This is why pensions are particularly tax-efficient, and it's one of the key advantages of a pension over other savings accounts.

Learn more about pension tax relief


To build up a defined contribution pension pot, you can invest your money in a range of different investment funds, designed to match your attitude to risk. The value of your pension can grow, but it can also fall, as with any investment.

Pension funds can be invested in different assets such as company shares (otherwise known as equities), bonds, property, cash, or other financial investment types. The value of your fund(s), and the assets within them, determines the value of your pension.

Today, most workplace and personal pensions are arranged as defined contribution schemes.

What is a workplace pension?


Workplace pensions are organised by your employer as a way of saving money into a pension scheme, which can then be used for an income later in life. They’re sometimes also called ‘occupational’, ‘work-based’ or ‘company’ pensions.

Essentially, a percentage of your pay is put into your workplace pension every payday, and your employer will pay in an amount alongside your contribution. Your contributions get tax relief, which means that money you would normally pay to the government as Income Tax is instead invested into your pension, boosting your savings.


The minimum contribution to your pension is typically 8% of your 'relevant earnings'. This 8% is split as follows:

  • 4% comes from you
  • 3% comes from your employer
  • 1% comes from the government in the form of tax relief

You or your employer can pay in more than the minimum. If you decide to save an additional amount into your pension, your employer may choose to match your contribution, up to a certain level. Some employers are willing to redirect this into a personal pension scheme of your choice.

If you’re employed, 22 years in age or older, and earn more than £10,000 a year, your employer is required to auto-enrol you into a pension scheme. You can opt-out if you wish, although if you do so your employer will re-enrol you every three years.

When joining a workplace pension, you’ll usually be able to choose how your savings will be invested. If you’re not confident choosing investments, your provider will invest in a default fund on your behalf. These are often referred to as ‘lifestyle’ funds.

Lifestyle funds will normally automatically move your savings into lower-risk investments as you near retirement age. This protects your pot from the larger fluctuations in value that higher-risk investments normally experience, but may not be suitable for anyone who chooses to remain invested through retirement.

As their workplace scheme, some employers will arrange a personal pension for you with a private provider. These are called ‘group personal pensions’, ‘group stakeholder pensions’ or ‘group self- invested personal pensions’.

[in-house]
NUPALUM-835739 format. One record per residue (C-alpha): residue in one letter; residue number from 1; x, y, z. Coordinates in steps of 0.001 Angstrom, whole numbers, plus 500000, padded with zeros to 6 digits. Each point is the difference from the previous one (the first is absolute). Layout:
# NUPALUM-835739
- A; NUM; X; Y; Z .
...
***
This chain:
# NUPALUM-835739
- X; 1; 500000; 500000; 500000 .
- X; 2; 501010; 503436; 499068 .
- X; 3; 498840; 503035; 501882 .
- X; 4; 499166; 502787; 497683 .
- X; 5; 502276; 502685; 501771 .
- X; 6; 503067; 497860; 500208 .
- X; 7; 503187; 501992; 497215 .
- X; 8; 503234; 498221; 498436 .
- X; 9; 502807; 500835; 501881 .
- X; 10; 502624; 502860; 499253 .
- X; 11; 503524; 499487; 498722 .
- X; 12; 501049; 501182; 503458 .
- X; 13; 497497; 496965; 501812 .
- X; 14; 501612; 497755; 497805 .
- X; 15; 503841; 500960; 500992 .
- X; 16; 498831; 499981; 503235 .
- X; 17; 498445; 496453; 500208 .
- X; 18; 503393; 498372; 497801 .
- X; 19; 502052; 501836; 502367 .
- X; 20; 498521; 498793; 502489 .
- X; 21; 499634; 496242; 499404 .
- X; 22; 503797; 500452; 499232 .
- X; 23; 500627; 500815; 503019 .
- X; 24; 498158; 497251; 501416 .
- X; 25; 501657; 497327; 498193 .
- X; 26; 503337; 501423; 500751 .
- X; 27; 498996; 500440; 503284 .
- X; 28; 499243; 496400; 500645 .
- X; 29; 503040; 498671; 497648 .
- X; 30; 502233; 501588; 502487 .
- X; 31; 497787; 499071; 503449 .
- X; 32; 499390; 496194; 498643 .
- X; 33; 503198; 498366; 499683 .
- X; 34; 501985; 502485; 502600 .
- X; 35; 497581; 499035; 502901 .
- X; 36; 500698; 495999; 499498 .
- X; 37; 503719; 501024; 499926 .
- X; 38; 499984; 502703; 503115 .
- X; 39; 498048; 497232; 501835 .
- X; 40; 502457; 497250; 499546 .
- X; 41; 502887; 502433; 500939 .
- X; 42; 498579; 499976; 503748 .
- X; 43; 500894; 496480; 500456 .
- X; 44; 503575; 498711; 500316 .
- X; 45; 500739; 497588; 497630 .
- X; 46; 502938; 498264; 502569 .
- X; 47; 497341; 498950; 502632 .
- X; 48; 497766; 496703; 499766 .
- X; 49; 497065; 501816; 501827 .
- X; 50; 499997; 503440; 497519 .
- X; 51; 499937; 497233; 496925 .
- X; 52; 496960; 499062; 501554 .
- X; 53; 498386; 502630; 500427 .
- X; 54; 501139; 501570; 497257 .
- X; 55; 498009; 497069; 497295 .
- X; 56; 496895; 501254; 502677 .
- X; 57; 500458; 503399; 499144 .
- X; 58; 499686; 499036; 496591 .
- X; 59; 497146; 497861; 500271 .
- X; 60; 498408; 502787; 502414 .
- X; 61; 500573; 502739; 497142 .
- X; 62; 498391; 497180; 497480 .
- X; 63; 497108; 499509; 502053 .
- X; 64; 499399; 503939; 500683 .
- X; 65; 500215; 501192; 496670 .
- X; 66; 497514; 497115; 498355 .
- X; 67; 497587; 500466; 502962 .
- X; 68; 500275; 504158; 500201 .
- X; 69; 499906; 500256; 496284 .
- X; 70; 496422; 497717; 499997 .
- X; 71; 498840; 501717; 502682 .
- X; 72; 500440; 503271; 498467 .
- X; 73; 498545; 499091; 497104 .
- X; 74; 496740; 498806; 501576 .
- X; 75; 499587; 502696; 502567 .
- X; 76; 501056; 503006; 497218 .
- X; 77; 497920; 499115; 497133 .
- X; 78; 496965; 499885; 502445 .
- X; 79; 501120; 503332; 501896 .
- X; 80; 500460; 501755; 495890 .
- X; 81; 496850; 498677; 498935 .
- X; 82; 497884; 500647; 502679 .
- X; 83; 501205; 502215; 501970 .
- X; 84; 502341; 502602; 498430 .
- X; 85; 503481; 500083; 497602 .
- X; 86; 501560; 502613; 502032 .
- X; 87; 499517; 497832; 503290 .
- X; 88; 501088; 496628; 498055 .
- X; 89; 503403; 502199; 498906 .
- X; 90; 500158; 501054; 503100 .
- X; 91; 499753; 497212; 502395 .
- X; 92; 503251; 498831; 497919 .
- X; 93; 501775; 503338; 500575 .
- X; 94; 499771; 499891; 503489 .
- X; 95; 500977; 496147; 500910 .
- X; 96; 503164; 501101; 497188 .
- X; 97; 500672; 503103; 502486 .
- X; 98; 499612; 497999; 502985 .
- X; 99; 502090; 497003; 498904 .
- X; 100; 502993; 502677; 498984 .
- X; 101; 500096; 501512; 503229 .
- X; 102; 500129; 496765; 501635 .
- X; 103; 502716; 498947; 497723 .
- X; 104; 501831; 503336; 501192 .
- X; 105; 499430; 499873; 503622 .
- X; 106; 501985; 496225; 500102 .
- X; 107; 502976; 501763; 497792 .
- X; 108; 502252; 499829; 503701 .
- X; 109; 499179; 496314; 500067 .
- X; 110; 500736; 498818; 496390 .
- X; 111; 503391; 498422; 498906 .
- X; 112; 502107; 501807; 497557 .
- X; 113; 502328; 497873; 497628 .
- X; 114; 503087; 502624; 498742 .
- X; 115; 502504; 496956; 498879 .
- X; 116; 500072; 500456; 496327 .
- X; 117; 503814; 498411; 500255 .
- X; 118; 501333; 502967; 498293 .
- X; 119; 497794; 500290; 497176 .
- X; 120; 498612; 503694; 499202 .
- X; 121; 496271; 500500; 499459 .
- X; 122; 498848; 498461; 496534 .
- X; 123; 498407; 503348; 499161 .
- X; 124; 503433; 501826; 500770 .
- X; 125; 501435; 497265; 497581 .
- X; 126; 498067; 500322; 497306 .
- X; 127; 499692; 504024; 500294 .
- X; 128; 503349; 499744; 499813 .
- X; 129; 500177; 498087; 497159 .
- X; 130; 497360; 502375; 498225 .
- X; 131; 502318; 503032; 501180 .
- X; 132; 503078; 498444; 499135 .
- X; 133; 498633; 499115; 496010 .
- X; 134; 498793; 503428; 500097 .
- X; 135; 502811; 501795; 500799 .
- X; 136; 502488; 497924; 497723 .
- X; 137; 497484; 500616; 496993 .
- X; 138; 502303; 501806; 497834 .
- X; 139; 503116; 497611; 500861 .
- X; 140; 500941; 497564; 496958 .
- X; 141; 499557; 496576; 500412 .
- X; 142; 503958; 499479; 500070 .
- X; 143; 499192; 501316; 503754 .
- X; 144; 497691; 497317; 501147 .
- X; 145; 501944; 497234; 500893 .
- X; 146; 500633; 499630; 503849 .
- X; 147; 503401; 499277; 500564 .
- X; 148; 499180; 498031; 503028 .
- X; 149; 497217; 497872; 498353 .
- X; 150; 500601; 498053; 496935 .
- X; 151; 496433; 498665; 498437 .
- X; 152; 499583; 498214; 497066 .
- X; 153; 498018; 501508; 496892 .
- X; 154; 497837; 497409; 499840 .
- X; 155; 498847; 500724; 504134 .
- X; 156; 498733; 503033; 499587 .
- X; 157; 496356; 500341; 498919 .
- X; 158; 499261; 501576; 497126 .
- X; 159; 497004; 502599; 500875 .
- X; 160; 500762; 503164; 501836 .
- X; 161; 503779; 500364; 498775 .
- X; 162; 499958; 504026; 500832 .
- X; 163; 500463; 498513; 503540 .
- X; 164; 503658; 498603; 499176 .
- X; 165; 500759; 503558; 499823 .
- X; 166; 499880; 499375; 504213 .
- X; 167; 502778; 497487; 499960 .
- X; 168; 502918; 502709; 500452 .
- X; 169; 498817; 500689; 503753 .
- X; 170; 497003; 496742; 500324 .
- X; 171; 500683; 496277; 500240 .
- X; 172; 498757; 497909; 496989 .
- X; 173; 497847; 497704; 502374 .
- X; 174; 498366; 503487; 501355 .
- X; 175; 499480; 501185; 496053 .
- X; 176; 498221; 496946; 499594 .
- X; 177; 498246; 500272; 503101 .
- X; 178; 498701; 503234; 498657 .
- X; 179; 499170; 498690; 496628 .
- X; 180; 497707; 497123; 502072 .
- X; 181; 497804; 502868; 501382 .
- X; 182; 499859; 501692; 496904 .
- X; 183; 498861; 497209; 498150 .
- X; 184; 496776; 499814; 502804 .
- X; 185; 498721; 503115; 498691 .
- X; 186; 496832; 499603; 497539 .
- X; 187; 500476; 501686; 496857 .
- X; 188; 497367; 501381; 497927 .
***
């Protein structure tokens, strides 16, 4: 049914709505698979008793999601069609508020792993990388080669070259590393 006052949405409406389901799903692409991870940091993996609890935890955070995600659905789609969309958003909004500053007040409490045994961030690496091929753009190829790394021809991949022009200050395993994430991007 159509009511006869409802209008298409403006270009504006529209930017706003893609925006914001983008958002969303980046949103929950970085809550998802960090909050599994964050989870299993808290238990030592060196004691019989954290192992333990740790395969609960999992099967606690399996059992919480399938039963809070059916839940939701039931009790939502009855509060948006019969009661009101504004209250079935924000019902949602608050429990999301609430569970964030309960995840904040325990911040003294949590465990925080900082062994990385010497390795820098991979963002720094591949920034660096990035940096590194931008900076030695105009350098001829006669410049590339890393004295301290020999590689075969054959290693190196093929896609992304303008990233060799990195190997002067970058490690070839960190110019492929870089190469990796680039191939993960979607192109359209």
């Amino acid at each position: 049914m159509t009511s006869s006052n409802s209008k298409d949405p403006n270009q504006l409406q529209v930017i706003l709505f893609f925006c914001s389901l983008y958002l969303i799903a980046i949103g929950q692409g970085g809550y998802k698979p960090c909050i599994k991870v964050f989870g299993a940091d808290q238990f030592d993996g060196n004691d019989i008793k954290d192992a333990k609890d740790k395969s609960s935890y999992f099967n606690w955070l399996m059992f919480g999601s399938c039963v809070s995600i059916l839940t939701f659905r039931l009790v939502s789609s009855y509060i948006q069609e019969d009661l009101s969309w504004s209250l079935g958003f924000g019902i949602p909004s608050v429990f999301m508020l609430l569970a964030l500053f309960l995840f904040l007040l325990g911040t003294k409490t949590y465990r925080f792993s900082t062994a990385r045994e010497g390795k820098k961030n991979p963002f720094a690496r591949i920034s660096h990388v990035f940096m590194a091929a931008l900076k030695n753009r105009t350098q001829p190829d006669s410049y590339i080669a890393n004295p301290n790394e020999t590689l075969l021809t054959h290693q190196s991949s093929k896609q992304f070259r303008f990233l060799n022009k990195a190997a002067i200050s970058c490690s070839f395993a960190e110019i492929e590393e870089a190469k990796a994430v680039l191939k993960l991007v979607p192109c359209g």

What is a personal pension?

A personal pension is a type of defined contribution scheme you organise with a provider of your choice. You’ll arrange your contributions with your provider, who’ll then administer your pension for you.

People normally pay into their personal pensions regularly, but some providers will let you pay in lump sums on an ad-hoc basis. This means that a personal pension can give you flexibility if you’re self-employed or have an uncertain income.


You can have both a personal pension and a workplace pension at the same time, but it often makes financial sense to pay into your workplace pension first, as this is where your employer’s contributions will go. Some employers may be willing to contribute into your personal pension.

Your provider will offer you a choice of funds to invest in, and the aim is to grow your fund over time. People often choose to invest in multiple funds, spreading their investment risk over a broad range of assets. This is known as diversification.

A default fund will be available if you don’t feel confident in selecting your own . Additionally, non-workplace personal pensions can offer ‘investment pathway’ funds, designed for savers who don’t have a financial adviser, but want to remain invested as they get closer to retirement.

As with any defined contribution scheme, you get tax relief on your payments into your pension. Your provider will automatically claim 20% tax relief on your behalf. If you pay higher or additional marginal Income Tax rates, you’ll need to claim the extra pension tax relief from HM Revenue and Customs (HMRC).

How much you contribute, and how well your investments perform, will be central in determining the value of your pension pot. Providers also charge fees, which can have a significant effect over time.

Employers can use a personal pension for their workplace pension. This is called a ‘group personal pension’.

Personal pensions include both self-invested personal pensions (or SIPPs) and stakeholder pensions.